• Example 9 Mechanical Testing of BSA Gels Similar to Those Formed in Example 8
  • Example 9 shows the mechanical properties of gels made from solutions of albumin and urea as described in Example 8. Gels prepared this way show both cohesive and adhesive strength and are therefore suitable for medical applications, for example.
  • 1.5 ml of 1.4% mTG in water (14% w/w ACTIVA-TG 10%) was mixed with 6 ml of 18.6% w/w BSA and 5.3M urea solution. The resulting mixture was applied to dog bone shaped molds, with 2 mL in each mold. The effective testing cross-sectional area of the gels formed in these molds was 12 mm by 1.7 mm. Molds containing gels were incubated at 37° C. After 40 minutes the mixture turned to a soft gel. The gels were further incubated for 40 more minutes, then the molds were covered in saline and the formed gels were extracted from the molds.
  • For the testing of each gel, the tabs on either end of the dogbone shaped gel were clamped into a Model 3343 Single Column Materials Testing System (Instron™; Norwood, Mass.). The top tab was then pulled upwards at a rate of 0.5 mm/s, resulting in the creation of tensile force on the gel dogbone. Tension of sample was continued until failure was observed. Bluehill 2 Materials Testing Software (Instron™; Norwood, Mass.) was used to analyze results and calculate material properties including elastic modulus, peak stress, and strain to break.
  • The results are shown in FIGS. 1A and 1B, and in Table 6 below.
  • TABLE 1
    Results
    Modulus
    (Automatic Maximum Tensile stress at Tensile strain at
    Young's) Load Maximum Load Maximum Load
    (kPa) (N) (kPa) (%)
    1 >3L25268 0.47072 >30.17429 >92.27251
  • As shown, FIG. 1A demonstrates that the tensile strength permitted a maximum load of 0.47072, while FIG. 1B shows that the tensile stress at maximum load was greater than 30 kPa, and that the tensile strain at the maximum load was over 90%. In combination, these results show that the resultant gel was both very strong and very flexible, and was capable of absorbing high levels of strain and stress without breaking or otherwise failing.
  • Next, 0.25 ml of 14% mTG in water (14% w/w ACTIVA-TG 10%) was mixed with 1 ml of 18.6% w/w BSA and 5.3M urea solution.
  • 0.3 ml of the mixture were applied on a 2 cm×2 cm area between two 5 cm×2 cm strips of collagen (Edible Collagen Casing, Nitta Casings Inc.) that were presoaked with saline. The collagen strips were incubated at 37° C. for 1 hour, allowing the albumin to gel. The adhesive strength was measured by the Lap Shear test as follows. For the testing of each gel, the edges of the collagen strips were clamped into a Model 3343 Single Column Materials Testing System (Instron™; Norwood, Mass.). The top strip was then pulled upwards at a rate of 0.5 mm/s, resulting in the creation of tensile force on the gel-containing overlapping section of the collagen strips. Tension of sample was continued until failure was observed. Bluehill 2 Materials Testing Software (Instron™; Norwood, Mass.) was used to analyze results and calculate material properties including elastic modulus, peak stress, and strain to break.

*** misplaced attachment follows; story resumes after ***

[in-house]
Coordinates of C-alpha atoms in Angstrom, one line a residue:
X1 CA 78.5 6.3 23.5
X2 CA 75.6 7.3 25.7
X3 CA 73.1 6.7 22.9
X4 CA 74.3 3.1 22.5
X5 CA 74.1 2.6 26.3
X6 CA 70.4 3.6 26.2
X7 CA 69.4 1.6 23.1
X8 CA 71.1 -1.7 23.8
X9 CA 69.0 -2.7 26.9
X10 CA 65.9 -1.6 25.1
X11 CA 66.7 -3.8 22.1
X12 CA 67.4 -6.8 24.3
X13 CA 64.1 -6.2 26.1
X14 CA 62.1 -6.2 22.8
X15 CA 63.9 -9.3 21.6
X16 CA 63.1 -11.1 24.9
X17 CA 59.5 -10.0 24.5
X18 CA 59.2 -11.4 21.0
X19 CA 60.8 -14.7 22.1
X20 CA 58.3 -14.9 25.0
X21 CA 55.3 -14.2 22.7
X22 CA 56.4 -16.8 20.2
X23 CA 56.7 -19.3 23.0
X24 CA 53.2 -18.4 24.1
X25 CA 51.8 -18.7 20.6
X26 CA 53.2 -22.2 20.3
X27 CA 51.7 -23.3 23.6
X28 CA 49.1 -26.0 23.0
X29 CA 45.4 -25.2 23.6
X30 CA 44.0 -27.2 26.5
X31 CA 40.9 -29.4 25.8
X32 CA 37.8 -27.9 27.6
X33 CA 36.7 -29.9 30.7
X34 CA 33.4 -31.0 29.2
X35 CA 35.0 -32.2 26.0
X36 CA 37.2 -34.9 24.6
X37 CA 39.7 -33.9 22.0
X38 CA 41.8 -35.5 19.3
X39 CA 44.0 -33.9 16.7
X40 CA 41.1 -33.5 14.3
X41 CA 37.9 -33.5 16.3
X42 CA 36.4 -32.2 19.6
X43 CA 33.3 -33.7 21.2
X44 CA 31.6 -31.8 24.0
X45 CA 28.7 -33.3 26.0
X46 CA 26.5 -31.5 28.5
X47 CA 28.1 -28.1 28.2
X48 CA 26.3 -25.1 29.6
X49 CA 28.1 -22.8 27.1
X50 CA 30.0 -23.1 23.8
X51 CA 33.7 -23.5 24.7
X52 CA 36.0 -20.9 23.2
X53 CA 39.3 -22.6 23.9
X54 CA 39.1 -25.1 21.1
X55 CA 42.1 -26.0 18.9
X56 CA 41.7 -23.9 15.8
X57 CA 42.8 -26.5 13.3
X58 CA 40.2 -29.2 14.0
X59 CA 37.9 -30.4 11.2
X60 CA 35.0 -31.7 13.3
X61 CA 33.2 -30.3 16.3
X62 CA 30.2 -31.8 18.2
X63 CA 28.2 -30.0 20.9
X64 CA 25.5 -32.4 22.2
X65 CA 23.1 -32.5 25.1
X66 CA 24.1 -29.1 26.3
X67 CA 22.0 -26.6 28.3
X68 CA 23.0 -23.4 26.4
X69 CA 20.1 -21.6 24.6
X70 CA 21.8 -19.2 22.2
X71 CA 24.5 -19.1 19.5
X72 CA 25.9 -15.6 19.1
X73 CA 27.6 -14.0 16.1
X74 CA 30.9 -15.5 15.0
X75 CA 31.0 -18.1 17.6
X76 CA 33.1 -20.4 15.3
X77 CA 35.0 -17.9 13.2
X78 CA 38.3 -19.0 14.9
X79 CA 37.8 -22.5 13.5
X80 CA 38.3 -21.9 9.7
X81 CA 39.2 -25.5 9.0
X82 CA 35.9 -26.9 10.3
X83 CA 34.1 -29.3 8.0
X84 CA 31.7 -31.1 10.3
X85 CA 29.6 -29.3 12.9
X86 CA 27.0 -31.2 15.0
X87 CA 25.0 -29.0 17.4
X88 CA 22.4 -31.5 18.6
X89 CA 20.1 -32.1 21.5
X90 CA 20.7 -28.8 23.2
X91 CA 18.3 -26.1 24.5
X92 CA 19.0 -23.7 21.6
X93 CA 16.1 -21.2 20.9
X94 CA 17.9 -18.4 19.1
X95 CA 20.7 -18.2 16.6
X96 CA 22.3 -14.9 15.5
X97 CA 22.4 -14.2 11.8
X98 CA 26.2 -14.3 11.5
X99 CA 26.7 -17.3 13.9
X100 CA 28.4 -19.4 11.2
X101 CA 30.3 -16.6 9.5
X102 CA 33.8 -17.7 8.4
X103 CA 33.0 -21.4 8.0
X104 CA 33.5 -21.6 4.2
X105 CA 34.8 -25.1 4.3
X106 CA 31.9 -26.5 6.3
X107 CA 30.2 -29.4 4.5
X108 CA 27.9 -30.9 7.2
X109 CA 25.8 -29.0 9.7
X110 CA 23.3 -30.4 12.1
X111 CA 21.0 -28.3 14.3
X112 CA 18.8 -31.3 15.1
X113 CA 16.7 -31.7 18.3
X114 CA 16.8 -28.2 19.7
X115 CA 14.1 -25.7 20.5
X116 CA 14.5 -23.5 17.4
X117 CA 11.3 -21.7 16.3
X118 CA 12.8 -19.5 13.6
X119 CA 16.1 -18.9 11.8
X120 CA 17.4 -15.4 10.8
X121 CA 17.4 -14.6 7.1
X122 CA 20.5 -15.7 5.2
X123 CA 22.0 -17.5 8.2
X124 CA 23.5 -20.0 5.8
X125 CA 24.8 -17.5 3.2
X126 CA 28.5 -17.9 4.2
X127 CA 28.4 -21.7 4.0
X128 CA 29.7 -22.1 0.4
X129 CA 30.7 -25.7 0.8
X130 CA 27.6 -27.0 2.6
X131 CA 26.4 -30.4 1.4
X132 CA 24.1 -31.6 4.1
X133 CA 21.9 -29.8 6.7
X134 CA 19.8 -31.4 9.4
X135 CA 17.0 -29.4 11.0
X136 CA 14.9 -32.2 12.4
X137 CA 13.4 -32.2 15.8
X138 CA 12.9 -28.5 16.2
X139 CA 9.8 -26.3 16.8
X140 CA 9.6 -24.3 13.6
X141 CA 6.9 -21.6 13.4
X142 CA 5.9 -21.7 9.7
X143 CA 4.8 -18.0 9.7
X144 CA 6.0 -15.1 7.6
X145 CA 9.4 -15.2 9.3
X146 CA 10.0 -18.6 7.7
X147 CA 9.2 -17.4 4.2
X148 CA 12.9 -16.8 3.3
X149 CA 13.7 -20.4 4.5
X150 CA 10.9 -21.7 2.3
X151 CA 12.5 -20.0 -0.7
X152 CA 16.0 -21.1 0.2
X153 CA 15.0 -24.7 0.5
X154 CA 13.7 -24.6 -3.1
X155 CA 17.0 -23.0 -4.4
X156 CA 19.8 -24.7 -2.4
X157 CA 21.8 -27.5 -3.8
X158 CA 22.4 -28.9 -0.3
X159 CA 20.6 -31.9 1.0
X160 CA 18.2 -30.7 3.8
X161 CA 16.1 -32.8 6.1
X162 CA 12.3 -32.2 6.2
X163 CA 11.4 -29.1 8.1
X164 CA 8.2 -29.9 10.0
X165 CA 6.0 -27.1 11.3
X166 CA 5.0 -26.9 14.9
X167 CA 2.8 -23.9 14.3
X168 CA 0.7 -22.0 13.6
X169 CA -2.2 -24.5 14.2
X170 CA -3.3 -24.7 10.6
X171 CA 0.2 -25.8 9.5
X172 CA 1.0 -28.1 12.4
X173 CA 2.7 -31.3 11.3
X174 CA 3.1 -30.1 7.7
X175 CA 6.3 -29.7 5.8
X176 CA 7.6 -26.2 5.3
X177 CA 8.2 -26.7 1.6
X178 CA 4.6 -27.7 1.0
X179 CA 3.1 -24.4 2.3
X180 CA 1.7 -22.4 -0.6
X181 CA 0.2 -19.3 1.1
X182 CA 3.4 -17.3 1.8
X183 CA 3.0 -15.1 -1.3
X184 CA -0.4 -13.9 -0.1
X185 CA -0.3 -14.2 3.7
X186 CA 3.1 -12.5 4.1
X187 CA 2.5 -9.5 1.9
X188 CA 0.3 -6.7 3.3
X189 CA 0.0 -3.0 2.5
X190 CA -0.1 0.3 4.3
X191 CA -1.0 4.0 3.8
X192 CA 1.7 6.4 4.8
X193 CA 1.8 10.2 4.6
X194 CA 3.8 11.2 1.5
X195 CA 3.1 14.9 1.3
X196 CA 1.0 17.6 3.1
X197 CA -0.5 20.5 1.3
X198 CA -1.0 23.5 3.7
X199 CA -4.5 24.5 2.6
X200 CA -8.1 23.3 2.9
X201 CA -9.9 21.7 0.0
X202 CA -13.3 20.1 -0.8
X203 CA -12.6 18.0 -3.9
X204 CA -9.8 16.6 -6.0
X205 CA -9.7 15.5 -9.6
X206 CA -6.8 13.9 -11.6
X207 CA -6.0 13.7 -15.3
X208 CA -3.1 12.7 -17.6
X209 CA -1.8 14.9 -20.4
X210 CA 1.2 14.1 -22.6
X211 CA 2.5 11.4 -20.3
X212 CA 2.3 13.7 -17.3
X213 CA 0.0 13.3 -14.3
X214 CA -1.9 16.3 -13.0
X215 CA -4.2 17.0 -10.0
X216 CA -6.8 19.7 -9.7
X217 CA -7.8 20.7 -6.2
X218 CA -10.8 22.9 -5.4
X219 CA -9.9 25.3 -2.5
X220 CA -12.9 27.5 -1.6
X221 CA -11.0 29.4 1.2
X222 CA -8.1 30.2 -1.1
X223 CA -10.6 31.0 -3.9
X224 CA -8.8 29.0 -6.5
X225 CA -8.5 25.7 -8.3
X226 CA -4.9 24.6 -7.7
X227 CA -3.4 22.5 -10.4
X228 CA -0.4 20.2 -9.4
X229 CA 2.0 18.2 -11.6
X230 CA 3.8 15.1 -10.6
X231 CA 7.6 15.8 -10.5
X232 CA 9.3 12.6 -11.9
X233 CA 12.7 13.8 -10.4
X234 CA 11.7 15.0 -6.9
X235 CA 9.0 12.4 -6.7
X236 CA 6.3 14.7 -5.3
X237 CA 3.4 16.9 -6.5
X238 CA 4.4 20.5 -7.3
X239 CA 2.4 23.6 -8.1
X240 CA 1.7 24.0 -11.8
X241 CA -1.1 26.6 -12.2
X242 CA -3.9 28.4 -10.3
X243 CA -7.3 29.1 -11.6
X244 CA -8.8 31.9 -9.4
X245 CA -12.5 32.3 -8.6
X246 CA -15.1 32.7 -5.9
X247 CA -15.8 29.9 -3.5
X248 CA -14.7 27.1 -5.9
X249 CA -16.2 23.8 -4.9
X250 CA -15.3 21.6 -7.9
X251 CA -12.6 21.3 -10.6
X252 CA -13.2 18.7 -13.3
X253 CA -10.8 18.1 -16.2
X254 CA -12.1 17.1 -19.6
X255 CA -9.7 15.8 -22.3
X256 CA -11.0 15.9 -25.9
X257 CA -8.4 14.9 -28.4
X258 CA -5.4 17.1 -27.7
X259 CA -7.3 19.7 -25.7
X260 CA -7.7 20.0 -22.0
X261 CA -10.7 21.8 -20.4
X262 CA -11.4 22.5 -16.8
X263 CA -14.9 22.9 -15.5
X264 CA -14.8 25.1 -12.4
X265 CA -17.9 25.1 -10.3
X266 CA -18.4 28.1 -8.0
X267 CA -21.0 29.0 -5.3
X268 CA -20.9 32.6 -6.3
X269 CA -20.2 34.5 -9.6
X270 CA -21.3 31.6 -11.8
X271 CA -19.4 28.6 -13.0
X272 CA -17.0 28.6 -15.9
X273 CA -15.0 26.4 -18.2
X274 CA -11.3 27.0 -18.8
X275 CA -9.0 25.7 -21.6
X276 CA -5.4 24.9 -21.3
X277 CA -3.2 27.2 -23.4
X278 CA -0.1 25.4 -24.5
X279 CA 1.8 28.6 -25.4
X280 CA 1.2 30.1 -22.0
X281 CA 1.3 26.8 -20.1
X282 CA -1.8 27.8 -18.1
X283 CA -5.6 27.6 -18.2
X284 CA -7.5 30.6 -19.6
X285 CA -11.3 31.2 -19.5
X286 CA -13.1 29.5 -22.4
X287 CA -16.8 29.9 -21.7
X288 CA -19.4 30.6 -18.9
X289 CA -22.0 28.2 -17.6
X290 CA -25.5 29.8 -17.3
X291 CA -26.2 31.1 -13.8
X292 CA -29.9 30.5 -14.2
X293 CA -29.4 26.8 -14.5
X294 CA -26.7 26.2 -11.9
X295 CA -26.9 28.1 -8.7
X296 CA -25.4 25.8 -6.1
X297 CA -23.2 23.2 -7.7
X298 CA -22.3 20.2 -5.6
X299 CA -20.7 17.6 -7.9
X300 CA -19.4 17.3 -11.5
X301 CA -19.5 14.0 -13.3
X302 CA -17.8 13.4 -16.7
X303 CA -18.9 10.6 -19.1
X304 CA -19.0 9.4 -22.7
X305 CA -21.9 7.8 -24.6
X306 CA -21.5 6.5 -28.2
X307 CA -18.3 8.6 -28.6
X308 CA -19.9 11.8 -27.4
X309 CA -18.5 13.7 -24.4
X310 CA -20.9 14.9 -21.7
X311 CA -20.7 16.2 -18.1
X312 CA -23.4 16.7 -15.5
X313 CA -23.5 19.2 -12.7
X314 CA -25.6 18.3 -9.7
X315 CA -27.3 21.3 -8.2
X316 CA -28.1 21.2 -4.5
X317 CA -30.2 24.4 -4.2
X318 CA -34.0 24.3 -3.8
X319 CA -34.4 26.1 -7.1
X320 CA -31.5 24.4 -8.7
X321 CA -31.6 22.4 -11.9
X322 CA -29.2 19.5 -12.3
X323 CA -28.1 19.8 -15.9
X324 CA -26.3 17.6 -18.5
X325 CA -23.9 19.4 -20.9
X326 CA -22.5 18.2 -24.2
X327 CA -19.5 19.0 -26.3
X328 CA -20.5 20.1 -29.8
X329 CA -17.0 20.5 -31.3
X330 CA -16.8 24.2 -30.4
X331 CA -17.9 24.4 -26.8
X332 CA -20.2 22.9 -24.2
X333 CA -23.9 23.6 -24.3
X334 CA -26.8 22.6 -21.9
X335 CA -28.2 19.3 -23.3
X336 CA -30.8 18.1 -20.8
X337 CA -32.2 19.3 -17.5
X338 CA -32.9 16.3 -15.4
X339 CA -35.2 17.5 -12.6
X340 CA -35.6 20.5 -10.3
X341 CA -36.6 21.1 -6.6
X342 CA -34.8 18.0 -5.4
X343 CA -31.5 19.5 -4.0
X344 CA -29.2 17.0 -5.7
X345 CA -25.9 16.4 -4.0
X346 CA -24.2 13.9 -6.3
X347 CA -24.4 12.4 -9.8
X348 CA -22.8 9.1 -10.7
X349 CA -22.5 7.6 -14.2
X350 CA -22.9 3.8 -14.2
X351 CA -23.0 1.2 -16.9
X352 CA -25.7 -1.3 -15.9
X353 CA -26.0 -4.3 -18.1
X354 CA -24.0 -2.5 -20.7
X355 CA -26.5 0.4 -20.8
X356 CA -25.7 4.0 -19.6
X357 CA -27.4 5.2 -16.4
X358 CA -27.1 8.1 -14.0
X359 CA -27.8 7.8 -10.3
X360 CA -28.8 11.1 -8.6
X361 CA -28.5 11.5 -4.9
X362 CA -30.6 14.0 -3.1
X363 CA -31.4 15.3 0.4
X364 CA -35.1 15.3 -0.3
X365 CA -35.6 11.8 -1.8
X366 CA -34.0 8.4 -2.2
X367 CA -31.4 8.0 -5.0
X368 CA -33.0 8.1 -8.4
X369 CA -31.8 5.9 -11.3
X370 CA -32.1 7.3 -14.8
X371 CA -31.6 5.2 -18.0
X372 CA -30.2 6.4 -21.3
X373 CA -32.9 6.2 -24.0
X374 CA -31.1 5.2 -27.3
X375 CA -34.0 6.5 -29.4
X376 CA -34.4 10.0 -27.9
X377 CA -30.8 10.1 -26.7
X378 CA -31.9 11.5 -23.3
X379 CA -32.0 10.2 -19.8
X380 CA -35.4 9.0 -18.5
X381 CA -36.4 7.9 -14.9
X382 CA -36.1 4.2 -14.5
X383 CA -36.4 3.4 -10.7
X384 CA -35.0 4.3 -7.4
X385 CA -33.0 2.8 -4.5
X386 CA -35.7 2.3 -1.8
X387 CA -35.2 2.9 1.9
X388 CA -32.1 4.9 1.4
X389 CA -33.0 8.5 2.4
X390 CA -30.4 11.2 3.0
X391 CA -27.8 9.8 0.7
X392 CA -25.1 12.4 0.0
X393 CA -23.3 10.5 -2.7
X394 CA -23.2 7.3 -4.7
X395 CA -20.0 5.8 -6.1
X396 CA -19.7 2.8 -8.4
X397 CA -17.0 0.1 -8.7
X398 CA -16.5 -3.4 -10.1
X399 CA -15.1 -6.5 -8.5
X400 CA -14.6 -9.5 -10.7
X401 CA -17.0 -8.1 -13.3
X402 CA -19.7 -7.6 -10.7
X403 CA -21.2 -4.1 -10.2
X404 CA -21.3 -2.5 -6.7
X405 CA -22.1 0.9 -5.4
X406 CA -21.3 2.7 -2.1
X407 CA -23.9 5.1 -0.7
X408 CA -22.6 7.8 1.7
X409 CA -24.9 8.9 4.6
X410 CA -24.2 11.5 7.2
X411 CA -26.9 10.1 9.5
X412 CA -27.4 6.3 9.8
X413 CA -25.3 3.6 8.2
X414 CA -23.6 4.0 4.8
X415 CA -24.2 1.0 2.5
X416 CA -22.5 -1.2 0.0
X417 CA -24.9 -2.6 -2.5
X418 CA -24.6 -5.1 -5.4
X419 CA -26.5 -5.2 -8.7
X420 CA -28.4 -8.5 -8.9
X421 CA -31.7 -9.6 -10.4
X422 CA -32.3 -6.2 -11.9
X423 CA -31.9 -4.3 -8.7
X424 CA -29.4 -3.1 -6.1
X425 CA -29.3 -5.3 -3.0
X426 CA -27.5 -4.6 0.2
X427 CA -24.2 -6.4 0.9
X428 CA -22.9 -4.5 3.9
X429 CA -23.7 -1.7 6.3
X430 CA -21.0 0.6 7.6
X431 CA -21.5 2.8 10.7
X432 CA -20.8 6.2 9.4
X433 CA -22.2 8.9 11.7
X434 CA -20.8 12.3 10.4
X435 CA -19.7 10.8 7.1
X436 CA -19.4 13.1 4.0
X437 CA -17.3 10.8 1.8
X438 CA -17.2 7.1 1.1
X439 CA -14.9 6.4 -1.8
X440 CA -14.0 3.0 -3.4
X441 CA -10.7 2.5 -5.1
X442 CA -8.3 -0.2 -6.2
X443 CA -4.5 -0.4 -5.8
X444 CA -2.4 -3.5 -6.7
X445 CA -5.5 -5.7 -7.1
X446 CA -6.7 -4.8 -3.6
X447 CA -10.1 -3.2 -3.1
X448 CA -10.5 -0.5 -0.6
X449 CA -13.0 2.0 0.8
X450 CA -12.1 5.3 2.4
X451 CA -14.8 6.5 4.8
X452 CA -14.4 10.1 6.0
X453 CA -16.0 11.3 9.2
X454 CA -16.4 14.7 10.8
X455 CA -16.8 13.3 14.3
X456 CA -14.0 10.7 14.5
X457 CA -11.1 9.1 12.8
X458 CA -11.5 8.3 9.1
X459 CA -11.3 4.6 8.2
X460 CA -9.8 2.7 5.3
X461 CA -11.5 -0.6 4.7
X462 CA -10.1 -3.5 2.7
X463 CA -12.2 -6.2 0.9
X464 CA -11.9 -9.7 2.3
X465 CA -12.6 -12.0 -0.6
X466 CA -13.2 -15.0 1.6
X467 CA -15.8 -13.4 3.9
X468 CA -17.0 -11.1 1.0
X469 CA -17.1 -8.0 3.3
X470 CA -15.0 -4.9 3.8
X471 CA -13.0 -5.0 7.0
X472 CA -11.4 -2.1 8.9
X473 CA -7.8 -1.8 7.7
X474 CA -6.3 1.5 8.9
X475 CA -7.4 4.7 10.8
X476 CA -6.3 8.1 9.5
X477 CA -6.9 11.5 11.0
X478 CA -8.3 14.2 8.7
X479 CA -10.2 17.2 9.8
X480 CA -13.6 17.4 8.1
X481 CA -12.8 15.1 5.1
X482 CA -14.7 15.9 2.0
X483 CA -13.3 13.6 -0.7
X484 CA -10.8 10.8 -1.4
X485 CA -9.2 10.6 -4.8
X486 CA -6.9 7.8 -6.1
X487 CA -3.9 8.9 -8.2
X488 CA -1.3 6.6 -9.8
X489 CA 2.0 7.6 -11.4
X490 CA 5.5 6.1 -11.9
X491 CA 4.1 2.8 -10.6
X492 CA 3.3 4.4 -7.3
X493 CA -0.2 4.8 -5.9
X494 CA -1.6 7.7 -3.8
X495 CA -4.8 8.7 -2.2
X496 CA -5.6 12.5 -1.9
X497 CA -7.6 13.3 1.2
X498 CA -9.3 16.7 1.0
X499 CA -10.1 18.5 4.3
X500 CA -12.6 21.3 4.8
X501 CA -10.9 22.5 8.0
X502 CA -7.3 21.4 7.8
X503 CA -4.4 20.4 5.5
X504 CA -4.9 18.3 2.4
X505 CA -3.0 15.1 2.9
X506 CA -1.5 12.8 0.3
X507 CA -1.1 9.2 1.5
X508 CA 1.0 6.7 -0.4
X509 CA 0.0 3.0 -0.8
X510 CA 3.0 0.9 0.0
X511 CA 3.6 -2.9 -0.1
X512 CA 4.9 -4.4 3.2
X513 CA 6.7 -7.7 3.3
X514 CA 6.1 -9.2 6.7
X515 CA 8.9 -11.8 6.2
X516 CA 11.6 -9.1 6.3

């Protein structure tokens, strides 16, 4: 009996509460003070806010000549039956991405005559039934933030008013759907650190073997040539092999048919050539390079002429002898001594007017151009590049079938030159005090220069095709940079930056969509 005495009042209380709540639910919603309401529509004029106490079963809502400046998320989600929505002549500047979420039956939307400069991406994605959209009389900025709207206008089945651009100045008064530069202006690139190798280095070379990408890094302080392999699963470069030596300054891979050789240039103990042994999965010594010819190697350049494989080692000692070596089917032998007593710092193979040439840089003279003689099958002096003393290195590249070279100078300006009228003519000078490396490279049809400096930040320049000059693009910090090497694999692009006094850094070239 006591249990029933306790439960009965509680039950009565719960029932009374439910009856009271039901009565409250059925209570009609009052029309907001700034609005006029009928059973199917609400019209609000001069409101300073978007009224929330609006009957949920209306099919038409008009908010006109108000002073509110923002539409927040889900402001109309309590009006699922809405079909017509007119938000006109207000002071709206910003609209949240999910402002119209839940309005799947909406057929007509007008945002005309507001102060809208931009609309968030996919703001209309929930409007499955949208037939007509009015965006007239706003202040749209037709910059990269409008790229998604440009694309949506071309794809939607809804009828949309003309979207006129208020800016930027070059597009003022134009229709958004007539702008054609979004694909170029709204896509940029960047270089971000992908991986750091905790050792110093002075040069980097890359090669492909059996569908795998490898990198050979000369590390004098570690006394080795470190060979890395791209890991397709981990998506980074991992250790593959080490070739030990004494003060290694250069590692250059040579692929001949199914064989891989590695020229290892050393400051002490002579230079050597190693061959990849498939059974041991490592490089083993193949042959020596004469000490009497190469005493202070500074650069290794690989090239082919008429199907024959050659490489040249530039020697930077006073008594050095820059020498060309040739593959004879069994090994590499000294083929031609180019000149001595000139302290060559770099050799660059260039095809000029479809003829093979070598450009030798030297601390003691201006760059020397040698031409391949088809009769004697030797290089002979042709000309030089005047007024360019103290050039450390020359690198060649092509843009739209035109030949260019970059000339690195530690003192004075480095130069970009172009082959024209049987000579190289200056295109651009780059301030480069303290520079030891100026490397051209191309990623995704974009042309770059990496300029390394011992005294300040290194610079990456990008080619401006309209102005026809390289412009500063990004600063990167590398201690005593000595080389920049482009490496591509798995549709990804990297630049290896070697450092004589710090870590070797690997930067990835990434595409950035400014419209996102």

• The results are shown in FIGS. 2A and 2B, and also Table 7 below.
  • TABLE 7
    Tensile stress at Tensile strain at
    Test # maximum load (kPa) maximum load (%)
    1 16.38 78.7
    2 33.47 87.3
  • The results show that the resultant gel was both very strong and very flexible, and was capable of absorbing high levels of strain and stress without breaking or otherwise failing.
  • Example 10 Cross-Linking of Albumin
  • This Example shows that unmodified globular proteins, such as bovine albumin do not undergo cross-linking in the presence of microbial transglutaminase (mTG), either in sodium acetate or Dulbecco's phosphate buffered saline buffers, thereby demonstrating that this inability to undergo cross-linking is not affected by the choice of buffer.
  • 0.1M Sodium Acetate solution at pH 6.0 was prepared. 0.075% mTG solution in sodium acetate buffer was prepared.
    • 25% (w/w) albumin solutions were prepared into the following solutions:
  • Solution A—bovine albumin in 0.1M sodium acetate solution.
  • Solution B—bovine albumin in 0.1M Phosphate Buffered Saline solution.
  • Results:
  • Table 8 below shows cross-linking times of albumin using microbial transglutaminase. Cross-linking is defined as the time in which a massive gelatinous mass is formed.
  • As illustrated in the table, 25% w/w albumin in 0.1M Phosphate Buffered Saline buffer or in 0.1M sodium acetate buffer does not form cross-links in the presence of mTG. No cross-linking occurred in 2 hours after the albumin solution. Solutions were examined the following morning and still no cross-linking had occurred.
  • TABLE 1
    Solution Test # Cross-linking Time (min) Description of Cross-Linked Gel
    A 1 Did not cross-link Solution did not cross-link and remained
    liquid for the duration of the test (2
    hours)
    A 2 Did not cross-link Solution did not cross-link and remained
    liquid for the duration of the test (2
    hours)
    A 3 Did not cross-link Solution did not cross-link and remained
    liquid for the duration of the test (2
    hours)
    B 1 Did not cross-link Solution did not cross-link and remained
    liquid for the duration of the test (2
    hours)
    B 3 Did not cross-link Solution did not cross-link and remained
    liquid for the duration of the test (2
    hours)
    B 3 Did not cross-link Solution did not cross-link and remained